The police may begin the chemical testing procedure so long as the suspect is “under arrest for any offense arising out of the acts concerning which the officer has at least reasonable grounds to believe that a violation of OCGA § 40-6-391 occurred.” 5 In this instance, the arresting officer knew that Duvall was driving with a revoked license. Thus, Duvall was arrested in connection with this driving-related offense as well as the outstanding warrants. Although Burke makes it clear that driving with a suspended license alone is not grounds for invoking the implied consent law, Burke is distinguishable because in that case the defendant displayed no outward sign of possible intoxication, including no odor of alcohol.6 Here, however, the officer identified a strong odor of alcohol on Duvall's person.
We find Clay v. State,7 upon which Duvall also relies, to be inapposite. Clay stands for the proposition that a “less safe” DUI conviction cannot be supported solely on evidence that the defendant smelled of alcohol. Here, the strong odor of alcohol on Duvall's person was part of the state's justification for commencing the implied consent testing procedure.8 The results of the tests supported Duvall's per se DUI conviction.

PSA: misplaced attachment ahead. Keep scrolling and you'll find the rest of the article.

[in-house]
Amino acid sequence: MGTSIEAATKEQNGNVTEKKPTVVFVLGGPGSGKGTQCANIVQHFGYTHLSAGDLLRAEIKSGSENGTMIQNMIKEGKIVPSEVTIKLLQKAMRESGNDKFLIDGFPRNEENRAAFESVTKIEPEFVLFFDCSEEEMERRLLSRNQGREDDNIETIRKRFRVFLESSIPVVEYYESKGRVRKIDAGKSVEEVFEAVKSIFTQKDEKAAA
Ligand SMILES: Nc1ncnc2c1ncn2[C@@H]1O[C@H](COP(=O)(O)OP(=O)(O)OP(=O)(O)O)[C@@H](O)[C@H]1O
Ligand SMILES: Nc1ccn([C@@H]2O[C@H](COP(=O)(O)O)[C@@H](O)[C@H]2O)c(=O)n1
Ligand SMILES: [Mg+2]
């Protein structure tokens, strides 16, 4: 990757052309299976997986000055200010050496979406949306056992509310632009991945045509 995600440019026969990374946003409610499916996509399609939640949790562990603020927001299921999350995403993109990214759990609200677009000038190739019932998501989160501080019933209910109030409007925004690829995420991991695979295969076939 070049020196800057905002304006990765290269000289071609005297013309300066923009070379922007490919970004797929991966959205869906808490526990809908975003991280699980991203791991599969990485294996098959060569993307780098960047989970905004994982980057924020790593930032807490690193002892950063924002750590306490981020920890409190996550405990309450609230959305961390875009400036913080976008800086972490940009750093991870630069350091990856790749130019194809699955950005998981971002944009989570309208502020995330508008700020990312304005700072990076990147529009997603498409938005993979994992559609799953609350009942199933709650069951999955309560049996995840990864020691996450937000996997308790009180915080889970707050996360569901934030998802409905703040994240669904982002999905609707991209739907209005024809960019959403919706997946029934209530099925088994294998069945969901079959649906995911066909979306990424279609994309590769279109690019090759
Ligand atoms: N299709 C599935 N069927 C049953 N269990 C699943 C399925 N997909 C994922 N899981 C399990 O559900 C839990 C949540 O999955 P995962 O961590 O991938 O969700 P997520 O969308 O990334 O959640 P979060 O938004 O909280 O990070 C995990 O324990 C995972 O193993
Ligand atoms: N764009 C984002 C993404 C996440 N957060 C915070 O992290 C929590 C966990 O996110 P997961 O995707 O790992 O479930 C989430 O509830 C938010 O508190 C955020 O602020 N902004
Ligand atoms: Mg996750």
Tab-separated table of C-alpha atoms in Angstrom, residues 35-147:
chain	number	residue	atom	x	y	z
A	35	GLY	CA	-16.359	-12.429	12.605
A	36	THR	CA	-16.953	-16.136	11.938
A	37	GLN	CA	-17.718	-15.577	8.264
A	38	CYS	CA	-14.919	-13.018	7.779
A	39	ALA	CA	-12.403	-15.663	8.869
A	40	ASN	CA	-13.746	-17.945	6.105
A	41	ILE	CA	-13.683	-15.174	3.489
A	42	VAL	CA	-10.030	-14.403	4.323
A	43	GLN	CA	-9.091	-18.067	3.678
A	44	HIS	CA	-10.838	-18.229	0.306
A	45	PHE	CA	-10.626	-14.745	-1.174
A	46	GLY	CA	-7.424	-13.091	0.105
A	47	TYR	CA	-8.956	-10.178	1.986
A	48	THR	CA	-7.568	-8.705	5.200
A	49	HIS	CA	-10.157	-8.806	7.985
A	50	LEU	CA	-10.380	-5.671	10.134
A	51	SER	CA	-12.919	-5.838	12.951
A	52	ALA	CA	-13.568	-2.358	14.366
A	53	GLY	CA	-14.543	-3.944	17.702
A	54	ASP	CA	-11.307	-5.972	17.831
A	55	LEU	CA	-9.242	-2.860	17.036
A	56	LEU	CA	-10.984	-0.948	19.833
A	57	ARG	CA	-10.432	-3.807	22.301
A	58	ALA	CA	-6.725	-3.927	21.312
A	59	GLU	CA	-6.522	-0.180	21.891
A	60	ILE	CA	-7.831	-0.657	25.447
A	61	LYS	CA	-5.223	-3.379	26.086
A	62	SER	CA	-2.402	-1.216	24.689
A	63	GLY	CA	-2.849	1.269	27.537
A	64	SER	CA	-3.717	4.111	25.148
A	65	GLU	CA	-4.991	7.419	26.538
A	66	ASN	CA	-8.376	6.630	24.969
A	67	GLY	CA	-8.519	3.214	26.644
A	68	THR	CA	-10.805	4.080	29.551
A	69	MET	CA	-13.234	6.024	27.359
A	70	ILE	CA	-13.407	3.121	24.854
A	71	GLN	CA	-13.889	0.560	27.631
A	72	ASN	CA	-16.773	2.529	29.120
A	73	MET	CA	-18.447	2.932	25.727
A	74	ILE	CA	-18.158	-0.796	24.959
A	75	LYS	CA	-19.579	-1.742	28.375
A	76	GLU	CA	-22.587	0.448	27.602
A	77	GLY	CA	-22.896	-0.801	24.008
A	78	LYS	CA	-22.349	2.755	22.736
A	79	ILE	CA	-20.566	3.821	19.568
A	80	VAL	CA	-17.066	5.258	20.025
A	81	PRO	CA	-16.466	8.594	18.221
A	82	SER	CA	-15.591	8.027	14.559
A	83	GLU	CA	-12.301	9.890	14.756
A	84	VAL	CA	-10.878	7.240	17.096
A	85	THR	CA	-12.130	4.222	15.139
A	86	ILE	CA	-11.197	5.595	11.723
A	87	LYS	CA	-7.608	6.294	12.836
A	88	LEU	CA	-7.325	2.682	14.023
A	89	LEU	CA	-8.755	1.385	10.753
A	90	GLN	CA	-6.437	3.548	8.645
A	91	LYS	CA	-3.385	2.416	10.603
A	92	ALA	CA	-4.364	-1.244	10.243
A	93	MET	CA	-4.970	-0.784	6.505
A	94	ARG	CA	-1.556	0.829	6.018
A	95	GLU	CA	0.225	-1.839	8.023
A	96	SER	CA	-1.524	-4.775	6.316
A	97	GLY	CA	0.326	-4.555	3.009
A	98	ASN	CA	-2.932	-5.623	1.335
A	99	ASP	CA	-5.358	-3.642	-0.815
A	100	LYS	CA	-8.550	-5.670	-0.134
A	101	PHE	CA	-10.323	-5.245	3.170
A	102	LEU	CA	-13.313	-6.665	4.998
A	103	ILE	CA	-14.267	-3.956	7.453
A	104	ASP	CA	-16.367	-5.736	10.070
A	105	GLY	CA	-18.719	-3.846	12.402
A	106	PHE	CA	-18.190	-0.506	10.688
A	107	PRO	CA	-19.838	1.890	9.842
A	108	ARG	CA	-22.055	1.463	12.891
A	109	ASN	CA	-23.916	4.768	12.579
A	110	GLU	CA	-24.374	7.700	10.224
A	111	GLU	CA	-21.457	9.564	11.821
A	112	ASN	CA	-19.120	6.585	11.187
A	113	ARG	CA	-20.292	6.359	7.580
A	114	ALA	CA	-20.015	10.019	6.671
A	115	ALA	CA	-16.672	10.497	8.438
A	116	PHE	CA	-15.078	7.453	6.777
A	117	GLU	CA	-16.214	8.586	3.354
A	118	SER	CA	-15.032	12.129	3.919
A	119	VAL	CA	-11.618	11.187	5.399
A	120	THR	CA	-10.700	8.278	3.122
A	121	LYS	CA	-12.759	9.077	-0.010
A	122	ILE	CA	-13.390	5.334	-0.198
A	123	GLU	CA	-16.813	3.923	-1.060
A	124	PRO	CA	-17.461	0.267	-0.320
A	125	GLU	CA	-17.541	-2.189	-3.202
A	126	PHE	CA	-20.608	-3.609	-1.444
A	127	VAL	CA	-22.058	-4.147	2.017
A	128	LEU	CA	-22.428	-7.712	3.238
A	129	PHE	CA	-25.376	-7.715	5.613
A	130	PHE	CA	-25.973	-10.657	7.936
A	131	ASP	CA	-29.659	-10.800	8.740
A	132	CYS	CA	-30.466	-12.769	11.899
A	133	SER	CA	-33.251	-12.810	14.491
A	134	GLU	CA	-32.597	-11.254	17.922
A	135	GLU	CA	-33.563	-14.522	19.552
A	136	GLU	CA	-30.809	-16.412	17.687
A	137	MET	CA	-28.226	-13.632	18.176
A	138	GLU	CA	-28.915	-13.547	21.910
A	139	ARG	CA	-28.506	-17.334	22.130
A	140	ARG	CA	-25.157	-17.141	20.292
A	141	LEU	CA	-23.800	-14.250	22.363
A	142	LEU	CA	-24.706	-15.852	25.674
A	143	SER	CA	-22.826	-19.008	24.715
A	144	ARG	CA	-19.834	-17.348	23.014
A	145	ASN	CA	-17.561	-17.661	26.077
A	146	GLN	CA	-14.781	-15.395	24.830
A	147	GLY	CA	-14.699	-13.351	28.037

3. Finally, Duvall argues that the evidence was insufficient to convict him for driving under the influence to the extent he was a less safe driver. However, we need not address this enumeration. The trial court merged this count into the OCGA § 40-6-391(a)(5) conviction for driving with an unlawful blood alcohol content. The only DUI sentence was entered on that count. We need not consider an enumeration of error which addresses the sufficiency of the evidence to convict on a count on which the trial court failed to enter judgment.9
1. Grant v. State, 195 Ga.App. 463, 464, 393 S.E.2d 737 (1990).
2. Jackson v. Virginia, 443 U.S. 307, 99 S.Ct. 2781, 61 L.Ed.2d 560 (1979).
3. OCGA § 24-4-6; see Wiley v. State, 238 Ga.App. 334(2), 519 S.E.2d 10 (1999).
4. 230 Ga.App. 392, 496 S.E.2d 755 (1998).
5. (Punctuation omitted.) Id. at 394, 496 S.E.2d 755.
6. Id. at 393, 496 S.E.2d 755.
7. 193 Ga.App. 377, 378-379(2), 387 S.E.2d 644 (1989).
8. OCGA § 40-5-55(a); see Davis v. State, 187 Ga.App. 517, 370 S.E.2d 779 (1988).
9. Carter v. State, 269 Ga. 420, 422(2), 499 S.E.2d 63 (1998); Sanders v. State, 212 Ga.App. 832-833(2), 442 S.E.2d 923 (1994).
BLACKBURN, C.J., and POPE, P.J., concur.